Abolition 2000 Global Council Urges Japan Not to Abandon Article 9 of its Peace Constitution and to Lead Efforts for Negotiations to Eliminate Nuclear Weapons.
ARTICLE 9: Aspiring sincerely to an international peace based on justice and order, the Japanese people forever renounce war as a sovereign right of the nation and the threat or use of force as means of settling international disputes. (2) In order to accomplish the aim of the preceding paragraph, land, sea, and air forces, as well as other war potential, will never be maintained. The right of belligerency of the state will not be recognized.
As the world commemorates the 69th anniversary of the U.S. atomic bombings of Hiroshima and Nagasaki, the Abolition 2000 Global Council, in solidarity with our Japanese colleagues and members, is concerned by the shift in security policy that Japan is undergoing. The move is epitomized by the recent decision of Prime Minister Abe’s Cabinet to change the interpretation of war-renouncing Article 9 of the Constitution – a decision that substantially eviscerates the clause of its principles and steps away from some of the country’s longstanding peace policies.
Japan adopted its war-renouncing constitution following World War II. Article 9 is a pledge to Japan itself and to the world, particularly neighboring countries that suffered under Japanese invasion and colonial rule, to never repeat its mistakes.
Despite constitutional restrictions, Japan has developed and gradually expanded its Self-Defense Forces (SDF) to become one of the world’s top military spenders and one of the most advanced militaries in Asia. Yet, to date, the existence of Article 9 – and the Japanese people’s support for its principles – have forced the government to maintain peace policies including non-export of arms, a non-nuclear policy and not deploying the SDF for active combat.
Over the years since its inception, Article 9 has been widely recognized as a regional and international peace mechanism that has be instrumental in maintaining peace and stability in Northeast Asia and has served as a legal framework to promote peace, disarmament and sustainability. It has also significantly contributed to shaping a strong anti-nuclear weapons culture in Japan and beyond. As a result, no Japanese soldier has killed or died in combat since 1945.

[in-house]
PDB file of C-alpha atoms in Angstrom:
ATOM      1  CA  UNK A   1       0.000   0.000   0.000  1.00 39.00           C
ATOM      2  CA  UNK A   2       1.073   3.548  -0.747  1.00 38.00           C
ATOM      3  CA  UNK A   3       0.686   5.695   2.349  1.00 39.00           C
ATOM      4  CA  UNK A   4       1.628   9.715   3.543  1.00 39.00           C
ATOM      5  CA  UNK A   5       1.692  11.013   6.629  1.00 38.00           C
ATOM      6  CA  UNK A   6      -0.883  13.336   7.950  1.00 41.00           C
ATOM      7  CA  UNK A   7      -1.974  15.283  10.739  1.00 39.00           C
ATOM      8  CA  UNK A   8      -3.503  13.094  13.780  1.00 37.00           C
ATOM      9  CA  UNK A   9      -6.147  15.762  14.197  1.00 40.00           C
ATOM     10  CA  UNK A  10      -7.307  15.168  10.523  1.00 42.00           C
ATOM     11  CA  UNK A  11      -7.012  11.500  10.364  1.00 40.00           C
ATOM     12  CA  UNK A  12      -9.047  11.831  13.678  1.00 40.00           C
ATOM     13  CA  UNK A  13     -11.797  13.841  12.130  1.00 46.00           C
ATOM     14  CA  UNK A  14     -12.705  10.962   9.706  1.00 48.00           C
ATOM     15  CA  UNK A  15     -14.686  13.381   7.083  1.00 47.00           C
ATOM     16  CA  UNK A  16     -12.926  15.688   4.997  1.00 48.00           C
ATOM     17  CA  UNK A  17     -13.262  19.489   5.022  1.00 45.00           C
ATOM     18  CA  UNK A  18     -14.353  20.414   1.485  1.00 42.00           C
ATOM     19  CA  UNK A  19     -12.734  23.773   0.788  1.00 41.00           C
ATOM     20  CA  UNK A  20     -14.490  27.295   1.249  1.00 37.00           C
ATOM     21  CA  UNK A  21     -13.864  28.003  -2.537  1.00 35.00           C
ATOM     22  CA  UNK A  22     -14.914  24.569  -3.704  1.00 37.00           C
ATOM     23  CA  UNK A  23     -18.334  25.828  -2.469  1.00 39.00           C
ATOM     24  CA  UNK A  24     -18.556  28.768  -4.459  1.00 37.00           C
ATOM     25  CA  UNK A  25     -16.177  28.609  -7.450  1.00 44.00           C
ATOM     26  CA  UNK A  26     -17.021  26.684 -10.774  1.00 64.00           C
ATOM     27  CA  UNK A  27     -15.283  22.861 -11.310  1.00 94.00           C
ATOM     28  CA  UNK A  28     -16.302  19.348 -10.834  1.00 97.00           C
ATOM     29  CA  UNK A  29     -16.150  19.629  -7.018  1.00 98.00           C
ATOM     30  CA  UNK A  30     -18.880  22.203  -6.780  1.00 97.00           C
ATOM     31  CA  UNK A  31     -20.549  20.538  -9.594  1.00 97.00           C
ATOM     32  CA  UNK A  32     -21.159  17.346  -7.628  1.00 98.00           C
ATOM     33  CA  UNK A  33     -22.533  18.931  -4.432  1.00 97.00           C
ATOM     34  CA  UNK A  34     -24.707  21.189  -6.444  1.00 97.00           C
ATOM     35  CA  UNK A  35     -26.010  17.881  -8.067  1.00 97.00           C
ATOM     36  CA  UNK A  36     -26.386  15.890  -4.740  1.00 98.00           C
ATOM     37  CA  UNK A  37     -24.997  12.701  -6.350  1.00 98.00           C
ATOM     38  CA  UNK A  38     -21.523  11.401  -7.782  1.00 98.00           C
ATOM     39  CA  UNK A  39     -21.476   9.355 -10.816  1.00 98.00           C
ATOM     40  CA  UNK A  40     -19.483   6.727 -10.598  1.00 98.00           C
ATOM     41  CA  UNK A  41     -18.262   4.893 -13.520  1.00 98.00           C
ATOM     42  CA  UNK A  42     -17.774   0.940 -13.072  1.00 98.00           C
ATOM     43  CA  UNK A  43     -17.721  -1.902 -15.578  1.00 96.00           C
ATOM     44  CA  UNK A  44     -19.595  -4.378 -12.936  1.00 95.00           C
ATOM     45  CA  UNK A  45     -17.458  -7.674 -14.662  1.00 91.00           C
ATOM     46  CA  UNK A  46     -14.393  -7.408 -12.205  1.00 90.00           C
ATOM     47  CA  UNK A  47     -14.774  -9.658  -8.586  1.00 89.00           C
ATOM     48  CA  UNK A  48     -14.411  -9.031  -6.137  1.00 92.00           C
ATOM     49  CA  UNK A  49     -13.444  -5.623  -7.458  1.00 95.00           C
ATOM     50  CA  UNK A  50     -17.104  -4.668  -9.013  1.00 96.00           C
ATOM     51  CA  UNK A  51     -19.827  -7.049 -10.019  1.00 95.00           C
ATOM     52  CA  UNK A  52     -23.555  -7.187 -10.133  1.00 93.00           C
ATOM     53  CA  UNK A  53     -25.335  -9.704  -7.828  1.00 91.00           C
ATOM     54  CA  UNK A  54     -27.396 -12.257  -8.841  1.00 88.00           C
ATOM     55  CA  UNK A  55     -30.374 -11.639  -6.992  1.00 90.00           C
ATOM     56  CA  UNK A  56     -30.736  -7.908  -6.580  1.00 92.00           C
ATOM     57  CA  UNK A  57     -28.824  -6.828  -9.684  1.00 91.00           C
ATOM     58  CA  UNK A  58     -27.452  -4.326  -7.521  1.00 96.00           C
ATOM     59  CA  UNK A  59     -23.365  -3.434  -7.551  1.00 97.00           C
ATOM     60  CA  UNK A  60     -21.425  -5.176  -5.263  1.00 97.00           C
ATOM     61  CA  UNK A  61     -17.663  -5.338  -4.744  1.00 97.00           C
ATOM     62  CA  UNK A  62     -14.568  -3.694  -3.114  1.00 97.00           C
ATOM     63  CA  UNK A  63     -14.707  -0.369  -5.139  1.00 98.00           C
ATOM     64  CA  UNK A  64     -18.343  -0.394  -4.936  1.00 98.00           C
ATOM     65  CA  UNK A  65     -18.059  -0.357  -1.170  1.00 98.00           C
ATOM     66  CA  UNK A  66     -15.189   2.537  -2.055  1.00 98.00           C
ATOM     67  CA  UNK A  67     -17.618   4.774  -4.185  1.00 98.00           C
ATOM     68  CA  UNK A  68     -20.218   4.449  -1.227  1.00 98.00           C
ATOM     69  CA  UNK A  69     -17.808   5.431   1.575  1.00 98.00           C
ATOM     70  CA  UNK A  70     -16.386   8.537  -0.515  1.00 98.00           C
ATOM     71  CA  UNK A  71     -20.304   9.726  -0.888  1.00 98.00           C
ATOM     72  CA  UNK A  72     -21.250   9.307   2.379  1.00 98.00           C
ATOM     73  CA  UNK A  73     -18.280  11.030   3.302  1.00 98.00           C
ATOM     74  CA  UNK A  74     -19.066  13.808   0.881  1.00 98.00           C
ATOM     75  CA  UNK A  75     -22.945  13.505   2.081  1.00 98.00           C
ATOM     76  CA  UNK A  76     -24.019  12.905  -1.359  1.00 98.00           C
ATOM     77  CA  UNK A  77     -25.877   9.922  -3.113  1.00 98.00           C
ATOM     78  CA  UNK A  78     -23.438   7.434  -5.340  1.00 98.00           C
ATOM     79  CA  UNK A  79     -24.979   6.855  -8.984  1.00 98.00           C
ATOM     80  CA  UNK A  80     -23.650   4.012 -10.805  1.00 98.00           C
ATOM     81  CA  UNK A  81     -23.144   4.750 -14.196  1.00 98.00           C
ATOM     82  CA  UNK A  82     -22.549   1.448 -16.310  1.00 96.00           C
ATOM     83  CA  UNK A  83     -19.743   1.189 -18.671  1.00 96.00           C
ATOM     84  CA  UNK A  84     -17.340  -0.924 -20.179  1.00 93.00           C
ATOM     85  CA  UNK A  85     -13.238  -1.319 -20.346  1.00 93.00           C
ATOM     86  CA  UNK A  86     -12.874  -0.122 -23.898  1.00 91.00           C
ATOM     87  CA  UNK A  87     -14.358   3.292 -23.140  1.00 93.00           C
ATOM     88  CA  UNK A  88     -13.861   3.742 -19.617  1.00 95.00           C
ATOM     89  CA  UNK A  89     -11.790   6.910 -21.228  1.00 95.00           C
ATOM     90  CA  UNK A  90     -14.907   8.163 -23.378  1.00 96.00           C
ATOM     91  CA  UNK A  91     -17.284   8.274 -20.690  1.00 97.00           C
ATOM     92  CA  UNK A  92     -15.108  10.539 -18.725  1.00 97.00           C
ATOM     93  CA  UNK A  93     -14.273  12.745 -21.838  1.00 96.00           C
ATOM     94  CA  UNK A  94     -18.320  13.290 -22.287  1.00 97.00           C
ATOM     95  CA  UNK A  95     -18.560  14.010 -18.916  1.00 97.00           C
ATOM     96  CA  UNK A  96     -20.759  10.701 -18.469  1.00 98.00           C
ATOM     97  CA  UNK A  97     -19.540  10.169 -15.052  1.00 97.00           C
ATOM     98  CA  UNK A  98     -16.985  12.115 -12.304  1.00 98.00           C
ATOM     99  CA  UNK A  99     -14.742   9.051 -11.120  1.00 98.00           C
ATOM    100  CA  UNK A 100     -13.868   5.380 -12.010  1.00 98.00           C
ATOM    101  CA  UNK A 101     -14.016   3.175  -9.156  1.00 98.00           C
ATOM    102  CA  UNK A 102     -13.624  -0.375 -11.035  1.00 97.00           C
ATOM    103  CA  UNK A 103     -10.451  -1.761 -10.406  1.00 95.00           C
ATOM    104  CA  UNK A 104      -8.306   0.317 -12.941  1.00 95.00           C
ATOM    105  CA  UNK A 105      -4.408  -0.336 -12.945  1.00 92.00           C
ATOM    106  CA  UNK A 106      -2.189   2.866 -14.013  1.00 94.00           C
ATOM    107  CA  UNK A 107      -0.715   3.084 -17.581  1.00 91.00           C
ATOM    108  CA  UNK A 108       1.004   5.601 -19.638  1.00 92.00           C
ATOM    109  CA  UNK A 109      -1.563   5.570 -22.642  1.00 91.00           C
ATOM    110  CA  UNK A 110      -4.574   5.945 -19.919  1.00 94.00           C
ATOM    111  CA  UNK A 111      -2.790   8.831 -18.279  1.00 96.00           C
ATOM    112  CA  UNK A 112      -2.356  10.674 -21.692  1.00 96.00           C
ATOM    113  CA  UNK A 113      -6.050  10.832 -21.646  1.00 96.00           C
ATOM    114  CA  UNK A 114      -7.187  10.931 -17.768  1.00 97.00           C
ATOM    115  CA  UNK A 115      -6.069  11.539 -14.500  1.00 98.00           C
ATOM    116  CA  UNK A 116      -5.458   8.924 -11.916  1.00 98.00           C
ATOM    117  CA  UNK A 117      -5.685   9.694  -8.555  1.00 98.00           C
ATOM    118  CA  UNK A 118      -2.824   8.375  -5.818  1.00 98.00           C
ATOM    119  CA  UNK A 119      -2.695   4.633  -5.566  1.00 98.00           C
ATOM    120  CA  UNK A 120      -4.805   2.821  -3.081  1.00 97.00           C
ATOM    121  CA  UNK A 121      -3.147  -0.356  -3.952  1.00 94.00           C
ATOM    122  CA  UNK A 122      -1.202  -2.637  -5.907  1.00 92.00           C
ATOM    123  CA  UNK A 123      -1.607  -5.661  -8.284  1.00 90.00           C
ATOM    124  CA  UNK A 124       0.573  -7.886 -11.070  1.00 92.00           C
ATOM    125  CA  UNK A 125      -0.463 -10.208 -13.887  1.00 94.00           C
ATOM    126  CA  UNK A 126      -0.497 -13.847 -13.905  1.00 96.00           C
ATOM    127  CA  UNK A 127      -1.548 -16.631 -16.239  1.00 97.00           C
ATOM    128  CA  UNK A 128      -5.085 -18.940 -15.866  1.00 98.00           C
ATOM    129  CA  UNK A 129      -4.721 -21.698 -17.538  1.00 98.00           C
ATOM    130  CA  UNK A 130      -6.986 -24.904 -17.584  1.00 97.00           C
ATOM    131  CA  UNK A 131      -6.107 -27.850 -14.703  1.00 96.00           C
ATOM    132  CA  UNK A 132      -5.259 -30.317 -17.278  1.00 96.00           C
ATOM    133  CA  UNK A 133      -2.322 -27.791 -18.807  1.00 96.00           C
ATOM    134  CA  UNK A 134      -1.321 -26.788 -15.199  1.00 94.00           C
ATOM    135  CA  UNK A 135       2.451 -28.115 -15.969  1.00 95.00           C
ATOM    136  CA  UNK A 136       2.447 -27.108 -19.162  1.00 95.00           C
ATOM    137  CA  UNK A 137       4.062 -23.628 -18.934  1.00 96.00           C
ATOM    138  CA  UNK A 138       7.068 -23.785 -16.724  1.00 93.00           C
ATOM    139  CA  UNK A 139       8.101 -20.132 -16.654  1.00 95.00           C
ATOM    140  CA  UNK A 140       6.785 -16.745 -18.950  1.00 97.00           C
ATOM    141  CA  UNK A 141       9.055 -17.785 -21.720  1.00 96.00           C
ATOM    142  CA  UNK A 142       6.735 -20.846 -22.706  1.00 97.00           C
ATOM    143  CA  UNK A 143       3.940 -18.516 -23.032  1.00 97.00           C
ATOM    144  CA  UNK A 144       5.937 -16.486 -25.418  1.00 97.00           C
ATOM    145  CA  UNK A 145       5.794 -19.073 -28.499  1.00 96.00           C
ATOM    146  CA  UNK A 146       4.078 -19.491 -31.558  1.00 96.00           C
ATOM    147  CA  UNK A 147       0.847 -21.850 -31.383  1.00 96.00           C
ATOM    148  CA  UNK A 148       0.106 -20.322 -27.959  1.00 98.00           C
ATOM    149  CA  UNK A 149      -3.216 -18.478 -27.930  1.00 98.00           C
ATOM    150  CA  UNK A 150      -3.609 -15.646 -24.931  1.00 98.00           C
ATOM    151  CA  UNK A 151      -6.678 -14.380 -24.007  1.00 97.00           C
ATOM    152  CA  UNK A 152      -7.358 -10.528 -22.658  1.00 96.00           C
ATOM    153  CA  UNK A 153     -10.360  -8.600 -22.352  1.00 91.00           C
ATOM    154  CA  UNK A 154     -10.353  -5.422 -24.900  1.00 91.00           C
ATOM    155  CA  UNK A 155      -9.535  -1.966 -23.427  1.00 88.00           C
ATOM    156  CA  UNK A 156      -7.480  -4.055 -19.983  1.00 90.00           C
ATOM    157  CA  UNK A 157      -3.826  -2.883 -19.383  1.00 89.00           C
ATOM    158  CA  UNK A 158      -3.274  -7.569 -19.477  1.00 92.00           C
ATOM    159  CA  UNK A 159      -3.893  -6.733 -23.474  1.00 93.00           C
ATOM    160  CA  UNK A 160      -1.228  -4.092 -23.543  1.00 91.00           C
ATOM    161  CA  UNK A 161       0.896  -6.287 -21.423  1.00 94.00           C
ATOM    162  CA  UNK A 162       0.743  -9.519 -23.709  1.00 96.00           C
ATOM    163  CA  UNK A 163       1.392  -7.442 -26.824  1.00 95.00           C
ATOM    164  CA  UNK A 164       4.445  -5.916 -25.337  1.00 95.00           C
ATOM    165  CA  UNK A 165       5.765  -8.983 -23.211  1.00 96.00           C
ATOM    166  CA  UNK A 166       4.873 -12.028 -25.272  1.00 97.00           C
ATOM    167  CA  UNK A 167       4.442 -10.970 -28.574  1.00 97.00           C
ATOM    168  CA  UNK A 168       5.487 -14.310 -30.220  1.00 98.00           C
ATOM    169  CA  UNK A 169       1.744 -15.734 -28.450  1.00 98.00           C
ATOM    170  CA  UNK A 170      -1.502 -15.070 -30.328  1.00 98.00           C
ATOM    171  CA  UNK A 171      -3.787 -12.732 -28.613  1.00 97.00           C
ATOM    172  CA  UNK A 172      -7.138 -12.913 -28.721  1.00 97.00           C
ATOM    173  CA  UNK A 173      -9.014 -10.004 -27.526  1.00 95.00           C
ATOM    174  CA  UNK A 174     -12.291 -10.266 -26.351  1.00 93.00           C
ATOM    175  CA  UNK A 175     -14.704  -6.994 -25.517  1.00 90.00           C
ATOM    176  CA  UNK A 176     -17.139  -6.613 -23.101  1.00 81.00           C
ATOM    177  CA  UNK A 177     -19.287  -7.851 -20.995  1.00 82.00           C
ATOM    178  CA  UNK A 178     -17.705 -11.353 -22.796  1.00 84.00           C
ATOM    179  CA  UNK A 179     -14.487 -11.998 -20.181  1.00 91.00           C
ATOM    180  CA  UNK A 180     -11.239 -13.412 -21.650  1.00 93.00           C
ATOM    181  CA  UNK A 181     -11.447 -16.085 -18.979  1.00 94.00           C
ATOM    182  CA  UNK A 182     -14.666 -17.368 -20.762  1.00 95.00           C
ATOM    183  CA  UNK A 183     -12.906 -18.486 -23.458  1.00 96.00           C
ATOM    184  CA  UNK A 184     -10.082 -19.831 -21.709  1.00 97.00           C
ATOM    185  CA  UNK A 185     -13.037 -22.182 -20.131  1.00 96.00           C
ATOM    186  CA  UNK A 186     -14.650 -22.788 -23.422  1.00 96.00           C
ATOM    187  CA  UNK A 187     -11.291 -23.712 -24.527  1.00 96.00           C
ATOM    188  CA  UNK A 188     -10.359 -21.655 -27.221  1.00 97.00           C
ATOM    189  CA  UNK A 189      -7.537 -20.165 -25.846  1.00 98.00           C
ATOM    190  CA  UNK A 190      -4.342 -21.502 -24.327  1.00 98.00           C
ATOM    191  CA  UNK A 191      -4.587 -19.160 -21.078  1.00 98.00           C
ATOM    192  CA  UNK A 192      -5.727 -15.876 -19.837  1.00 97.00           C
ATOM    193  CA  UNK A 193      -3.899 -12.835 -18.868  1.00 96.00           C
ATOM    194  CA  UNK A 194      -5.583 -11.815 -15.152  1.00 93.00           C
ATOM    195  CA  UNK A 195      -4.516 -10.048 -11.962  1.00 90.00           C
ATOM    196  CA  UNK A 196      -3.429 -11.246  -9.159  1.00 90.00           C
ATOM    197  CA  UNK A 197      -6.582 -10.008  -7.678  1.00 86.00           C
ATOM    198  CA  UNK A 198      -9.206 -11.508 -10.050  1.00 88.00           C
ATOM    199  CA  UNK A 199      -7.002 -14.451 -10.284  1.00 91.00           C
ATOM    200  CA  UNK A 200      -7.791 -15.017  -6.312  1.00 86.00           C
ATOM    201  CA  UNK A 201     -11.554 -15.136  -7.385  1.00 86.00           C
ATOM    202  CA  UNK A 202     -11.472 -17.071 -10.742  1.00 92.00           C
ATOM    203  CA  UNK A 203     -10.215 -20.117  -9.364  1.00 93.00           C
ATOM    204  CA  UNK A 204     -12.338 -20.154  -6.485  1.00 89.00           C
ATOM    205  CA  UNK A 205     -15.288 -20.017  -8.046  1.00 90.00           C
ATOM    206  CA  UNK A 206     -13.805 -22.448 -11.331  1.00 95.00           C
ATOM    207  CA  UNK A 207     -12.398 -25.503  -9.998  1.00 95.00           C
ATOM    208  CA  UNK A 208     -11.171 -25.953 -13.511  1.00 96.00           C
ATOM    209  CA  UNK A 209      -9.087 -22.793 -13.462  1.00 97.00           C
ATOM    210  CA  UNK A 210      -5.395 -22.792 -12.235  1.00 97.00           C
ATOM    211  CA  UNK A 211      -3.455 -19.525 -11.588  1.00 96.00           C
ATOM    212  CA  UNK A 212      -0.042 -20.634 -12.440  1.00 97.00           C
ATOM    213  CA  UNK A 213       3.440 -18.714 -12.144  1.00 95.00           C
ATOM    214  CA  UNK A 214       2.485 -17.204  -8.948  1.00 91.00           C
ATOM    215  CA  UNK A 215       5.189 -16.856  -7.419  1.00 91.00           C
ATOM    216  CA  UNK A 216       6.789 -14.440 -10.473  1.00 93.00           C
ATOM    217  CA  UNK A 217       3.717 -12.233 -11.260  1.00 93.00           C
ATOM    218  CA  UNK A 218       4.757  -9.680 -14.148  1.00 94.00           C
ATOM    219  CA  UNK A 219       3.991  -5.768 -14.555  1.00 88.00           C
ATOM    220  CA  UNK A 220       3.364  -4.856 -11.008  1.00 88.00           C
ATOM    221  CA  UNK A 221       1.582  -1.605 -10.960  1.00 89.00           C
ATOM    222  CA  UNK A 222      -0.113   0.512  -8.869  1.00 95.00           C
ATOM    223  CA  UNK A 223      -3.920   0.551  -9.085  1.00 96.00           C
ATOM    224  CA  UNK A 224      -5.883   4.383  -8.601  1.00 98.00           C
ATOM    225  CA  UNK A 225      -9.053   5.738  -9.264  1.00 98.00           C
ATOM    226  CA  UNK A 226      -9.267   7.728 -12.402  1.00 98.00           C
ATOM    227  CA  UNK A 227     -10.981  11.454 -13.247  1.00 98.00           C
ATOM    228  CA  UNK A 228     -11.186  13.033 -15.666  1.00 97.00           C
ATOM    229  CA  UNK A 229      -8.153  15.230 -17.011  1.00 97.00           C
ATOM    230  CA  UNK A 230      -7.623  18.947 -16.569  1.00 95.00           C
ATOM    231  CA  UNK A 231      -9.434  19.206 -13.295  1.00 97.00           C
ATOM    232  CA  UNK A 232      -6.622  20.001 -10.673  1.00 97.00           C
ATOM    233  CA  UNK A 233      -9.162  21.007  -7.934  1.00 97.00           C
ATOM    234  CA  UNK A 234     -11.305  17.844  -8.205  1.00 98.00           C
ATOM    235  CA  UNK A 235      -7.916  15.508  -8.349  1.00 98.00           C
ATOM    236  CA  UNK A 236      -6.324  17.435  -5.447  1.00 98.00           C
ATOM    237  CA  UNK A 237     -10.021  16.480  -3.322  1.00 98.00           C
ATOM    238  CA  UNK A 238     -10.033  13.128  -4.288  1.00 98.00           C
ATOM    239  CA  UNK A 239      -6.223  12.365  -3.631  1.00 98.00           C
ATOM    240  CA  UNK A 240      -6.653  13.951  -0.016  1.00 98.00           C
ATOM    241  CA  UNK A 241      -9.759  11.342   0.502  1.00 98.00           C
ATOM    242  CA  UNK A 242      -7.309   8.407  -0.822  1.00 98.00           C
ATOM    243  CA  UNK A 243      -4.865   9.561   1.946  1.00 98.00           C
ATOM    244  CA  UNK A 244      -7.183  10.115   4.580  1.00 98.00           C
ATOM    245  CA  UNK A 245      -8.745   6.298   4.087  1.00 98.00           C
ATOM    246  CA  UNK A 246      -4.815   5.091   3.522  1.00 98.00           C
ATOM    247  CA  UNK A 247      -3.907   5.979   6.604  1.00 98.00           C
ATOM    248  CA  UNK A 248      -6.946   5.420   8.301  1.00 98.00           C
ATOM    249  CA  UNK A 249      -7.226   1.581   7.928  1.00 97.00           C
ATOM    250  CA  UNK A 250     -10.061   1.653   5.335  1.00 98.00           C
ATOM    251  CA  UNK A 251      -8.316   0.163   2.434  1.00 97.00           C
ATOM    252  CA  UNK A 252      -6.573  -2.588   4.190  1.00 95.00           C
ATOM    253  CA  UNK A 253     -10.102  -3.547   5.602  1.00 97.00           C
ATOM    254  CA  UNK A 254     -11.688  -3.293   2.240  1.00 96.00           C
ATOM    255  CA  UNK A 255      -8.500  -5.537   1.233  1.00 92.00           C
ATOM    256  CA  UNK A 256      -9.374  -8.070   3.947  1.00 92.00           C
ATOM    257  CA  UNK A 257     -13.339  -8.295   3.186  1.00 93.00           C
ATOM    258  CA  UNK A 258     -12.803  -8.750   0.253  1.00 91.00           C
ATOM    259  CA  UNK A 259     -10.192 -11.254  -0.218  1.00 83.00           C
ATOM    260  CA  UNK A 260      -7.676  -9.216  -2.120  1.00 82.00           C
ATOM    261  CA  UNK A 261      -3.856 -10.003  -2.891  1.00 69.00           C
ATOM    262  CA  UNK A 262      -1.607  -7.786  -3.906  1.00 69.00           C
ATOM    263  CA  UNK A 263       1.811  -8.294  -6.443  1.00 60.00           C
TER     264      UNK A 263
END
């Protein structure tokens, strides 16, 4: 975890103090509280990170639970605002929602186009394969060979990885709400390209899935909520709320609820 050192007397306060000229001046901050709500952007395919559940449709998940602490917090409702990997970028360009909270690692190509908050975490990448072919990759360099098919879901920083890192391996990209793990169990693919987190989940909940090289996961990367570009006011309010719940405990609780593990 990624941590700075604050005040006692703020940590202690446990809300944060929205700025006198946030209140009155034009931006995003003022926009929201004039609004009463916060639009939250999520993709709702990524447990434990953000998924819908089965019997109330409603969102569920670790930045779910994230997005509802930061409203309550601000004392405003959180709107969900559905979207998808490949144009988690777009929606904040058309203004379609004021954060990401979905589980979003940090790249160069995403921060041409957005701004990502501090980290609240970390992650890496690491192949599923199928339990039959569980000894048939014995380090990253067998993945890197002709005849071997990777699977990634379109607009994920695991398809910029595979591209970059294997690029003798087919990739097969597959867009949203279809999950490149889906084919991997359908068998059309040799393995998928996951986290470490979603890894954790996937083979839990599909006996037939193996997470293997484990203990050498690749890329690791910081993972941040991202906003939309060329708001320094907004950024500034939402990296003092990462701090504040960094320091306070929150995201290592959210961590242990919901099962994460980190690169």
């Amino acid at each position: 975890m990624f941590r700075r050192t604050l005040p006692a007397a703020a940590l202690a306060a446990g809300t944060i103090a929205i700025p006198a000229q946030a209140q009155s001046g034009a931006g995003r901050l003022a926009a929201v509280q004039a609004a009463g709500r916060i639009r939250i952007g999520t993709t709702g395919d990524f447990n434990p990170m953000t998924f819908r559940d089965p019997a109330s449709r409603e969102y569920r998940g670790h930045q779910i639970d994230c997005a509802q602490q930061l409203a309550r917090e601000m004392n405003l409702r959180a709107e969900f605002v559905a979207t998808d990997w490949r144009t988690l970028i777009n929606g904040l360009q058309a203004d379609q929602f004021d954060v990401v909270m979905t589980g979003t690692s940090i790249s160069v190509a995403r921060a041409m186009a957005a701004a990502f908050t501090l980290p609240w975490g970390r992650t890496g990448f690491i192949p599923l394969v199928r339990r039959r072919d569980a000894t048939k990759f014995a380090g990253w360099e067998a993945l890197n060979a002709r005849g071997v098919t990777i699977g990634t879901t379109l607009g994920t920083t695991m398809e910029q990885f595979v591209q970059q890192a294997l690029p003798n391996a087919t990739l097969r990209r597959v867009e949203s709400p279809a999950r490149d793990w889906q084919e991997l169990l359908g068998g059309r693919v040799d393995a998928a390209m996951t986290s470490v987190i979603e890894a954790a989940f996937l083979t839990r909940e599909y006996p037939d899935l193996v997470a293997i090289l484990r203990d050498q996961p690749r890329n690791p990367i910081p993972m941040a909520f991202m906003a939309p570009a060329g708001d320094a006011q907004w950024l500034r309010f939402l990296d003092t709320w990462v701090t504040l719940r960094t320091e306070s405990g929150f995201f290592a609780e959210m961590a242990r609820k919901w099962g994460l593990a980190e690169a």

The Cabinet decision to reinterpret Article 9 to loosen restrictions on Japan’s use of force and allow the country to take part in collective military action is the latest of a series of initiatives, pushed through by the government, that seek to erode Article 9 and some of the country’s pacific policies. Other recent measures include notably formulating a new national security policy; increasing for the second consecutive year the country’s military budget; and drastically relaxing the long-held arms export ban, to name just a few. Claimed to be part of a new doctrine of “pro-active pacifism”, these developments need to be understood in the context of US-Japan security cooperation, at a time when the two countries are revising their defense cooperation guidelines to pave the way for the increased participation of Japan in the US’ “Strategic Pivot” to Asia and strengthen military deterrence, including its nuclear dimension, which has been provoking China to take increasingly assertive actions.
The Abolition 2000 Global Council:
- Expresses concern about the efforts by the current Japanese administration to change the reading of the country’s peace constitution, in particular the July 1 Cabinet decision that substantially guts Article 9 of its spirit. These efforts undermine some of the peace policies Japan has pursued for decades and signal a worrying drift towards militarism;
- Exhorts Japan to not only preserve but to also enforce, implement and promote the peace principles enshrined in Article 9, specifically by reducing its military expenditures and rejecting dependence on nuclear weapons in security policies;
- Is alarmed by Japan’s shift in security policy that threatens, in the current context of regional tensions, to destabilize the fragile peace in Northeast Asia, trigger an arms race – including a nuclear weapons arms race – and lead to a confrontation that could have unprecedented consequences;
- Calls on Japan and neighboring countries to refrain from taking any steps that would escalate the tensions;
- Urges all countries in the region to work together towards the establishment of a Northeast Asia Nuclear Weapons Free Zone; and
- Calls on Japan to demonstrate the true intent of its new doctrine of “proactive pacifism” by playing a leading role in nuclear disarmament by spearheading negotiations for a global treaty to ban and eliminate nuclear weapons.
Support the Japanese-initiated international petition at http://is.gd/save_article_9